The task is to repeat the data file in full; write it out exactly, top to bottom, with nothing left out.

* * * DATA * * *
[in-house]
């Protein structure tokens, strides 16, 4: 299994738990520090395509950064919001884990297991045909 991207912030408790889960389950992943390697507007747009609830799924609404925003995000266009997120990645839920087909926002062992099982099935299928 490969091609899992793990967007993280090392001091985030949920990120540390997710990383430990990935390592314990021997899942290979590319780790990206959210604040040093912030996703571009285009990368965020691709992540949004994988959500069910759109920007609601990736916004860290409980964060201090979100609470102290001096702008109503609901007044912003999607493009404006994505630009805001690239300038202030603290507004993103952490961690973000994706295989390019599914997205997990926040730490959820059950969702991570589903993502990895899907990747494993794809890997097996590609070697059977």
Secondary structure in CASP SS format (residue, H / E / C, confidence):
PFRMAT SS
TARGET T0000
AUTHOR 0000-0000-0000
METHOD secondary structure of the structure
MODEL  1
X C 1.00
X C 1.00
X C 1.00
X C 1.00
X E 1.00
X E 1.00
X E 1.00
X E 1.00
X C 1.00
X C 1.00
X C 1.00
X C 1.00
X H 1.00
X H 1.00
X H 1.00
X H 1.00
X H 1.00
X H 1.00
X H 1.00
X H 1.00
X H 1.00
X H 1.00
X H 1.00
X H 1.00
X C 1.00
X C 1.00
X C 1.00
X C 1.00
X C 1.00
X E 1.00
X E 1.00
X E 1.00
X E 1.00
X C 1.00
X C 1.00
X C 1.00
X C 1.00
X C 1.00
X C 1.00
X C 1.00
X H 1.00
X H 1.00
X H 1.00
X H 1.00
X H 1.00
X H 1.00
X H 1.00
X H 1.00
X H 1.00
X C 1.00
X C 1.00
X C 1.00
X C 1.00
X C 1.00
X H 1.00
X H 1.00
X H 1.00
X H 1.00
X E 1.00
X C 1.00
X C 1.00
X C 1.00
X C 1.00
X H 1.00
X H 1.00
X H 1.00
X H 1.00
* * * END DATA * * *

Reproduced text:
[in-house]
């Protein structure tokens, strides 16, 4: 299994738990520090395509950064919001884990297991045909 991207912030408790889960389950992943390697507007747009609830799924609404925003995000266009997120990645839920087909926002062992099982099935299928 490969091609899992793990967007993280090392001091985030949920990120540390997710990383430990990935390592314990021997899942290979590319780790990206959210604040040093912030996703571009285009990368965020691709992540949004994988959500069910759109920007609601990736916004860290409980964060201090979100609470102290001096702008109503609901007044912003999607493009404006994505630009805001690239300038202030603290507004993103952490961690973000994706295989390019599914997205997990926040730490959820059950969702991570589903993502990895899907990747494993794809890997097996590609070697059977």
Secondary structure in CASP SS format (residue, H / E / C, confidence):
PFRMAT SS
TARGET T0000
AUTHOR 0000-0000-0000
METHOD secondary structure of the structure
MODEL  1
X C 1.00
X C 1.00
X C 1.00
X C 1.00
X E 1.00
X E 1.00
X E 1.00
X E 1.00
X C 1.00
X C 1.00
X C 1.00
X C 1.00
X H 1.00
X H 1.00
X H 1.00
X H 1.00
X H 1.00
X H 1.00
X H 1.00
X H 1.00
X H 1.00
X H 1.00
X H 1.00
X H 1.00
X C 1.00
X C 1.00
X C 1.00
X C 1.00
X C 1.00
X E 1.00
X E 1.00
X E 1.00
X E 1.00
X C 1.00
X C 1.00
X C 1.00
X C 1.00
X C 1.00
X C 1.00
X C 1.00
X H 1.00
X H 1.00
X H 1.00
X H 1.00
X H 1.00
X H 1.00
X H 1.00
X H 1.00
X H 1.00
X C 1.00
X C 1.00
X C 1.00
X C 1.00
X C 1.00
X H 1.00
X H 1.00
X H 1.00
X H 1.00
X E 1.00
X C 1.00
X C 1.00
X C 1.00
X C 1.00
X H 1.00
X H 1.00
X H 1.00
X H 1.00